In this study, a geostatistical view of the precipitation field is adopted. Originally for mining, geostatistics is preferred because it offers a useful theoretical and mathematical description of spatially structural properties of natural phenomena and a practical technique to solve estimation problems (Berne et al. 2004). The geostatistics framework has also been applied in water sciences (Hevesi et al. 1992; Bacchi & Kottegoda 1995; Prudhomme & Reed 1999; Goovaerts 2000; Lloyd 2005; Buytaert et al. 2006; Skøien & Blöschl 2006). To quantify the variability of precipitation, Barancourt et al. (1992) addressed the issue of spatial intermittence of rainfall by developing a geostatistical model using a binary random function to describe the intermittency and, a second random function to represent the inner variability of rainfall inside the rainy areas. The procedure showed its clear superiority for delineating and estimating rainfall fields as compared with a classic global kriging. However, a procedure such as this has certain drawbacks: (1) independence between within-storm variability and variability due to fractional coverage must be assumed; (2) estimation variance cannot be produced; and (3) it is difficult to identify exactly what conditional estimates are sought and the impacts of independence assumption on the estimation due to the lack of mathematical precision of the estimation procedure.

Spatial variation of alpine precipitation was quantified by Germann & Joss (2001) by means of variogram analysis using high-resolution radar reflectivity data. Even under the difficult conditions in a mountainous region, the results gave quantitative answers to practical questions related to the spatial continuity. Berne et al. (2004) estimated the minimum resolutions of rainfall required for hydrological applications, based on quantitative investigations of the space-time scales of urban catchments and rainfall. The approach was proven to be relevant for various regions. Using the variogram within the geostatistics framework, the space-time structure of rainfall was studied. Berne et al. (2009) analyzed the variability of the spatial structure during intense Mediterranean precipitation using the concept of mean length, which was shown to be an efficient tool to represent the spatio-temporal variation of rain-fields. However, the indicator variogram, which could provide additional information about the structure and the correlation of the studied random field, was not used. Owing to the complexity of the spatial structure of precipitation fields, the identification of the range of a variogram remains a difficult task.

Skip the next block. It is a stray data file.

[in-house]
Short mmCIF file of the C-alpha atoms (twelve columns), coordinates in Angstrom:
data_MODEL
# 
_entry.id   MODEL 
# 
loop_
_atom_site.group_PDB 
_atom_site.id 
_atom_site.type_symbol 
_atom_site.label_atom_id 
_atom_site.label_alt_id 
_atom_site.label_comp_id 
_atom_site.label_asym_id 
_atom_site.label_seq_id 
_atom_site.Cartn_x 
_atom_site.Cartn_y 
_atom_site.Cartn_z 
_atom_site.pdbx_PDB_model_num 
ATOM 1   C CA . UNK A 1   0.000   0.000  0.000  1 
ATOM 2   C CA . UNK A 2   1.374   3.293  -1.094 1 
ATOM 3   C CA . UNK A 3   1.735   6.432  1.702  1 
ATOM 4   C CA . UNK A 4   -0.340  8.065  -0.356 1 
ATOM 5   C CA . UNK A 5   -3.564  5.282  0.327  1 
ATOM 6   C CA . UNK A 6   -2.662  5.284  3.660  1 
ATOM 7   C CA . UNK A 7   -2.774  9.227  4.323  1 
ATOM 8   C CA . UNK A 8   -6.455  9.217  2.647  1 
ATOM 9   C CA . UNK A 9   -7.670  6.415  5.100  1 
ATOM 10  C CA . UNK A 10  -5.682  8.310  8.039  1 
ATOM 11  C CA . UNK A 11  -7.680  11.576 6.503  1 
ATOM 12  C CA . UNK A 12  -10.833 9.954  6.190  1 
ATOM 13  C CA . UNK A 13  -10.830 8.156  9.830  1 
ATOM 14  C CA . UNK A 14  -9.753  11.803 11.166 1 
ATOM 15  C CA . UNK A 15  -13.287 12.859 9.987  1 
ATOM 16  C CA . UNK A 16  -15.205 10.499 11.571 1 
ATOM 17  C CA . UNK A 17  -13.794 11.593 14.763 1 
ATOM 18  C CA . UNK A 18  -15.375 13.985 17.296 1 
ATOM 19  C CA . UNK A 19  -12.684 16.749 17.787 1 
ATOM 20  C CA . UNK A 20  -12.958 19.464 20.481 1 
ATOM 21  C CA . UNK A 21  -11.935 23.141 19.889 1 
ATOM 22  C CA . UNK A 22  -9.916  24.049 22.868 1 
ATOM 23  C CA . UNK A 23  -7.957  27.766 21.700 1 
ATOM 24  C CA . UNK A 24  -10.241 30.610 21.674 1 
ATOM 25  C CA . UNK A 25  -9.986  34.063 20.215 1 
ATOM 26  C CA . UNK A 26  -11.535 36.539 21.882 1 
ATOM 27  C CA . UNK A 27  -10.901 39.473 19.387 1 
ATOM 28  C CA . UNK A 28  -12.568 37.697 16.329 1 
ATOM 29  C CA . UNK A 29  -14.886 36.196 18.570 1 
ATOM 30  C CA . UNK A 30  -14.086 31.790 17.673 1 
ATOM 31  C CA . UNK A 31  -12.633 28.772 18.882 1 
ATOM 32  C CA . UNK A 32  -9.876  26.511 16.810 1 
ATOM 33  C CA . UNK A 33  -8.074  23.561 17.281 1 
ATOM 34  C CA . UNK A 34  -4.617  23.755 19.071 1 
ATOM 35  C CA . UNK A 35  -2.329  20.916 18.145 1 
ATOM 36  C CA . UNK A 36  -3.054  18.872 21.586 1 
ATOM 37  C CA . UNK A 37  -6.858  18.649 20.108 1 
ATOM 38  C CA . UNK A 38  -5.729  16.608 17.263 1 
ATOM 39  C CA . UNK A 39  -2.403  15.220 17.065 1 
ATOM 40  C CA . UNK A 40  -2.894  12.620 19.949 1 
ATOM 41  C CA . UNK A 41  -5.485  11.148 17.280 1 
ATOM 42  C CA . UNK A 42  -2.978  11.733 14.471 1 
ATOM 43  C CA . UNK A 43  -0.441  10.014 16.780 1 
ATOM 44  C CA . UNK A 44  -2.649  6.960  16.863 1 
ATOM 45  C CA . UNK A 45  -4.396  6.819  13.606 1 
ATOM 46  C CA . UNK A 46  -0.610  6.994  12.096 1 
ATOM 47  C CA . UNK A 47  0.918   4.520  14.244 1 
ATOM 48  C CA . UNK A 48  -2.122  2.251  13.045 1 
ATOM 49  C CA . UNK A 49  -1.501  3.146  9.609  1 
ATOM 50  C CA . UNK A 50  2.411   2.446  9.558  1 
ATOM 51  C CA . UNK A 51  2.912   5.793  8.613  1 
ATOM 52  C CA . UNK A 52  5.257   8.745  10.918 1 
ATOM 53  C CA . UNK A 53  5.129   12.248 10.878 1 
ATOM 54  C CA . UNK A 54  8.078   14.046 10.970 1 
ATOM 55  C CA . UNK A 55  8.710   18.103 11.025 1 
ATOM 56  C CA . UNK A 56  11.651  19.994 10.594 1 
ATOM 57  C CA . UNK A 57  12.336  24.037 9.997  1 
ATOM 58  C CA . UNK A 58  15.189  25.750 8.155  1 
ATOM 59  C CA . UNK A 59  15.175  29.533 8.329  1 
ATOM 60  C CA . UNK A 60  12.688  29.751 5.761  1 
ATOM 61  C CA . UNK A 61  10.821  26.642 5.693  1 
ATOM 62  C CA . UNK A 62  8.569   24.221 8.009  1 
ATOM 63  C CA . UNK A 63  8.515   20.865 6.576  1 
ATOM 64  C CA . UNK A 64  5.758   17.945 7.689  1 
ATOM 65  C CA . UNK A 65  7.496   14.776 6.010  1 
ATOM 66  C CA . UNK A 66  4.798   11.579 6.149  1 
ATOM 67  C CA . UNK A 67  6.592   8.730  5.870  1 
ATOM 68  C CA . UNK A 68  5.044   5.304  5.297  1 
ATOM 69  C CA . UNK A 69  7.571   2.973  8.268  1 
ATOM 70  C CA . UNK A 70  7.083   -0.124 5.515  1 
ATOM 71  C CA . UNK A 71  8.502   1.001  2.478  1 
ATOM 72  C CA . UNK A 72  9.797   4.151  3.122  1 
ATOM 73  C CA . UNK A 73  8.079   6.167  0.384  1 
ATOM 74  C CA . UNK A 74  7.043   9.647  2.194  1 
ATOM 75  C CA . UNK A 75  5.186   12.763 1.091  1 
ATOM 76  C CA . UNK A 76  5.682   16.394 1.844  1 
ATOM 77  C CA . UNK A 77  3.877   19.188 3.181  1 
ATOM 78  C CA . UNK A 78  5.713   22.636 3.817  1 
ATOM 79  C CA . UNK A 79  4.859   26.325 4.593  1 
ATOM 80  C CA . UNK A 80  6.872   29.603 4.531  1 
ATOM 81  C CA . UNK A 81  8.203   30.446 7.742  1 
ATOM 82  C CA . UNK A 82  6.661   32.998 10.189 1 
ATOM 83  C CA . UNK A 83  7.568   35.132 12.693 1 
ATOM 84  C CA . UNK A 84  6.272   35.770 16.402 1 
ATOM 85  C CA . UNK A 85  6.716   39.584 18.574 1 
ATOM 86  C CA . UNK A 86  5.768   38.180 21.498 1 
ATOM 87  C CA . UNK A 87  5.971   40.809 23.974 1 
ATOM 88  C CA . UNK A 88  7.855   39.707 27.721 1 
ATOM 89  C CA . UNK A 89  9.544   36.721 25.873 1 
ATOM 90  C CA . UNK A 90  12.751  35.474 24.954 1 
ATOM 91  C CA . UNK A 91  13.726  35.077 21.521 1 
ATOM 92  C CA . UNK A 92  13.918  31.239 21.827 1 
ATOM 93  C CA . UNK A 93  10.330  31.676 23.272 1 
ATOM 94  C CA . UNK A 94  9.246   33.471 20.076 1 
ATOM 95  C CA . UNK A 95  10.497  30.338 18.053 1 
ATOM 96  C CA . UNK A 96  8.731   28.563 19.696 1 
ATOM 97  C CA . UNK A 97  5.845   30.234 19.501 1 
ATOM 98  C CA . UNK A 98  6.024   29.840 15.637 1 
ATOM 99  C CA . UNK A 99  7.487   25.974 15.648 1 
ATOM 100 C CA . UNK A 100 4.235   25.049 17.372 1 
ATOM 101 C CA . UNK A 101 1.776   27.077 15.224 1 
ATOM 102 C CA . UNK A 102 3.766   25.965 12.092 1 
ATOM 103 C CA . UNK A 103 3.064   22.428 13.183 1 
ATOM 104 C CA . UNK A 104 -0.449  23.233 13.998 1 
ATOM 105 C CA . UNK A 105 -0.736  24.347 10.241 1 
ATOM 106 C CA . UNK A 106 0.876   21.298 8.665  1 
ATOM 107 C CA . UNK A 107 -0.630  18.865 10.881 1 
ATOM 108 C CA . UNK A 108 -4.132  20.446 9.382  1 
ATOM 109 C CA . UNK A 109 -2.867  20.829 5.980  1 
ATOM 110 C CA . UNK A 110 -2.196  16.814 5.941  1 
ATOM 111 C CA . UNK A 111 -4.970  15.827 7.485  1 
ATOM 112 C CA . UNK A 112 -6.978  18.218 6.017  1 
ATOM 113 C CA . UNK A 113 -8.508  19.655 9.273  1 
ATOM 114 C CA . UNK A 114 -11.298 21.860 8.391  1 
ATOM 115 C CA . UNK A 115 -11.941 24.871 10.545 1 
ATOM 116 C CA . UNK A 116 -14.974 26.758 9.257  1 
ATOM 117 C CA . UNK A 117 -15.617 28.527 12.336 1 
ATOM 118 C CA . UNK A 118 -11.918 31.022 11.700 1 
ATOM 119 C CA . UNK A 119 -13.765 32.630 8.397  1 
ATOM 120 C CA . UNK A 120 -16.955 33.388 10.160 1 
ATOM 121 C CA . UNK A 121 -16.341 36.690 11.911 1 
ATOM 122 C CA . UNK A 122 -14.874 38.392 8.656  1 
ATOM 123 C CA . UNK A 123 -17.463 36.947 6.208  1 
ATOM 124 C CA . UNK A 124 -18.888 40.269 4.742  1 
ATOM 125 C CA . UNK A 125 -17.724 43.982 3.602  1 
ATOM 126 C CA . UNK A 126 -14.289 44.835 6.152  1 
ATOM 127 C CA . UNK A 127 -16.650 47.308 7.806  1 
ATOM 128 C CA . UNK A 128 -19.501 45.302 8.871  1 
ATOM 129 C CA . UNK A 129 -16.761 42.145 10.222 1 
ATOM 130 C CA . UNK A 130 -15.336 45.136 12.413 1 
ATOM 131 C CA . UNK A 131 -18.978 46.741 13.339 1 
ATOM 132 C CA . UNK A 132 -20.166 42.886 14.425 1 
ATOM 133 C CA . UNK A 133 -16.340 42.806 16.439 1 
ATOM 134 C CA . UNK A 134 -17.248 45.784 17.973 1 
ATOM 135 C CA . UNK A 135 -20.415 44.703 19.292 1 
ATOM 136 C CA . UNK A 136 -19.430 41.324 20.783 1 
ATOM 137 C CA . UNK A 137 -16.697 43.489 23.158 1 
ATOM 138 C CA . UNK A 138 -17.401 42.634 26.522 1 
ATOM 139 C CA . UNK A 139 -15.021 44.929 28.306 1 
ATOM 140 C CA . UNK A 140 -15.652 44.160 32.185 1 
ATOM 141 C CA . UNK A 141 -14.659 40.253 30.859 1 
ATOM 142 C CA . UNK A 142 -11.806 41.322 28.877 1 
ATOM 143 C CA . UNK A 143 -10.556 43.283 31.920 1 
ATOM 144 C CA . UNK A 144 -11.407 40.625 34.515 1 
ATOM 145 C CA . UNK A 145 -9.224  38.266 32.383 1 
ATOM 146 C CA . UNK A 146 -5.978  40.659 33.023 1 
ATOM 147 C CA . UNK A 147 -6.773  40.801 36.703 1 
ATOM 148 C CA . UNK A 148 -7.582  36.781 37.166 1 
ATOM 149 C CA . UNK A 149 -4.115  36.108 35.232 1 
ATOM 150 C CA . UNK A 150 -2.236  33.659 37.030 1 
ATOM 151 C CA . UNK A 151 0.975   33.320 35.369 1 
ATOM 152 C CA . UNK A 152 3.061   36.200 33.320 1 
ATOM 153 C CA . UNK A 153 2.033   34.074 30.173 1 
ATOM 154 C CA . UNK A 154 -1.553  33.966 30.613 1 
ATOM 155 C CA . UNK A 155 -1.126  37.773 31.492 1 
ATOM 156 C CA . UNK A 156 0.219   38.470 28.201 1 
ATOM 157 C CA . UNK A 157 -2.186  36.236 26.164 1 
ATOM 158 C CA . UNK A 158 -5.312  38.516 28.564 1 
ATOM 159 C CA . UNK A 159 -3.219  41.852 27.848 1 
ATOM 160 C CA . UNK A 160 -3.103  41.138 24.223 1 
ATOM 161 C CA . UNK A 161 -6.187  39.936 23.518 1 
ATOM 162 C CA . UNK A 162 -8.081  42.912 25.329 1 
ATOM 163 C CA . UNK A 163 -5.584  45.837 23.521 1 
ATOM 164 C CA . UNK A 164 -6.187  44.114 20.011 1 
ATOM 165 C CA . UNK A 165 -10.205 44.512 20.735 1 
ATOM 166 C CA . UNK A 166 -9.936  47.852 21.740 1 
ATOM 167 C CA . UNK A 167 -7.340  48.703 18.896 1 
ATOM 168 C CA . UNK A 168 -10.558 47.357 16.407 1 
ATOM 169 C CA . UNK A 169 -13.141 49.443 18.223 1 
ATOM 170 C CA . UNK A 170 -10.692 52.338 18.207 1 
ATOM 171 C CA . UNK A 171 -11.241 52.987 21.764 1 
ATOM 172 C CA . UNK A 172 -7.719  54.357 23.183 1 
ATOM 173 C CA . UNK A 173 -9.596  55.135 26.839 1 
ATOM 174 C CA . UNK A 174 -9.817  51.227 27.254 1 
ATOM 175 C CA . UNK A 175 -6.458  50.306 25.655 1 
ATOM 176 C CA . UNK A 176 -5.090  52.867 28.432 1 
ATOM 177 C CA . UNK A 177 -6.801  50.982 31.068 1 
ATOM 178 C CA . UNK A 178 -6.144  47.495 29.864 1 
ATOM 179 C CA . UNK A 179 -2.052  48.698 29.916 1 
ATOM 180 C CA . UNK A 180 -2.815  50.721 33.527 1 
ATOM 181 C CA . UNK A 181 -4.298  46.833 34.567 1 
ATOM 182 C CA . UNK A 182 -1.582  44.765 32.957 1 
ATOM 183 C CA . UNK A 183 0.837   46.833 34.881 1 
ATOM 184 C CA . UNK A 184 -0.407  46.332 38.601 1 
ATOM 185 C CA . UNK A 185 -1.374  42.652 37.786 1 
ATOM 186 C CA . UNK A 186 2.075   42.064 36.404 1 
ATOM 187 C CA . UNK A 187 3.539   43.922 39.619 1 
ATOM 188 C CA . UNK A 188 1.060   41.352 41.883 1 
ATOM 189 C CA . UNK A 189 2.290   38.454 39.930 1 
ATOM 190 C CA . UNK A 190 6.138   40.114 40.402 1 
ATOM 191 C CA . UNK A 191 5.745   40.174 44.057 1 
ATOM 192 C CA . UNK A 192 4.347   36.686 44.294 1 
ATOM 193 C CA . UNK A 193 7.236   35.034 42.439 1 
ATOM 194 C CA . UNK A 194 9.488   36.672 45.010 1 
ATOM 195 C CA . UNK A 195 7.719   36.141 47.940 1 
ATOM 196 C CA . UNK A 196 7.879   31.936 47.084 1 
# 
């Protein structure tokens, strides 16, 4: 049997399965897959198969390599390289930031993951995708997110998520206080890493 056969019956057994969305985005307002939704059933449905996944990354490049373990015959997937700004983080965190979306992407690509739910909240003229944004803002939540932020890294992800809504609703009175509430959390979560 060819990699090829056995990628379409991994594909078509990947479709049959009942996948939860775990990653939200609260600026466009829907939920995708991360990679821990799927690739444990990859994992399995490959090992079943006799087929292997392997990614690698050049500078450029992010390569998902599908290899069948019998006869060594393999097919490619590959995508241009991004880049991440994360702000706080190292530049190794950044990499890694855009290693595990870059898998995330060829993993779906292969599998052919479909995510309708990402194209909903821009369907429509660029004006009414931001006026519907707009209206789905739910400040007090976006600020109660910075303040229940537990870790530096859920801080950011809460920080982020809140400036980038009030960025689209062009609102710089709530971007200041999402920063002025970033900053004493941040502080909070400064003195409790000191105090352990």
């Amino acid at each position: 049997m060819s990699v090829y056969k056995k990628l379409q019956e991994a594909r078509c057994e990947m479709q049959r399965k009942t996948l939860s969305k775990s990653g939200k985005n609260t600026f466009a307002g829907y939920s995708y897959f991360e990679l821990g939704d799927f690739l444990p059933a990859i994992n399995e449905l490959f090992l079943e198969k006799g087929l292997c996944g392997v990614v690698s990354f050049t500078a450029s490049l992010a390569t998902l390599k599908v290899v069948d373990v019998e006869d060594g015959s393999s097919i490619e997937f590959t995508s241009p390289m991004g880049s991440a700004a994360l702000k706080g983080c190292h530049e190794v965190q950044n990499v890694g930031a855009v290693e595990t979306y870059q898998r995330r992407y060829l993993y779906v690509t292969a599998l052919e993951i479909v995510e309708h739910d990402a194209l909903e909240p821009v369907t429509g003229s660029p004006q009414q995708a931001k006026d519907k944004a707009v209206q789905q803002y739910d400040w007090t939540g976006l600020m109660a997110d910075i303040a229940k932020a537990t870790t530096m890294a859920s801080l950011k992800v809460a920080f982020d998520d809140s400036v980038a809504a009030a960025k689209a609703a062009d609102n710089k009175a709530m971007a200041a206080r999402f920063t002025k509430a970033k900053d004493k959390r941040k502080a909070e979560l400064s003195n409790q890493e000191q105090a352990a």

The main objective of this paper is to contribute to a better description of the dynamic time-space evolution of the rainfall during rainstorm events by combining the indicator variogram with the mean length. The paper is organized as follows. First, a brief description of the study area and the data preparation is presented. Then, the methodology to quantify the structure of rainfall is introduced. After discussions of the results, the conclusions that can be drawn from this study are presented.

STUDY AREA AND DATA PREPARATION

Study area

Hong Kong, with a population of about seven million people, is situated on China's south coast and is enclosed by the Pearl River Delta and South China Sea. Heavy rain in summer in Hong Kong is typically associated with the southwest monsoon and tropical cyclones. The threat of flooding is greatest during storm surges generated by the passage of typhoons due to high wind. Many parts of the Territory are densely populated urban areas surrounded by or situated within catchments that are typically small with relatively steep slopes. These urban areas and catchments have a relatively short time-of-concentration and are particularly susceptible to the threat of flash floods and extensive flooding rendering significant economic losses and possible fatalities. Apart from urban flash flooding, another disaster caused by persistent heavy rain in Hong Kong is landslides because of the hilly terrain.

Ground rainfall data and radar rainfall data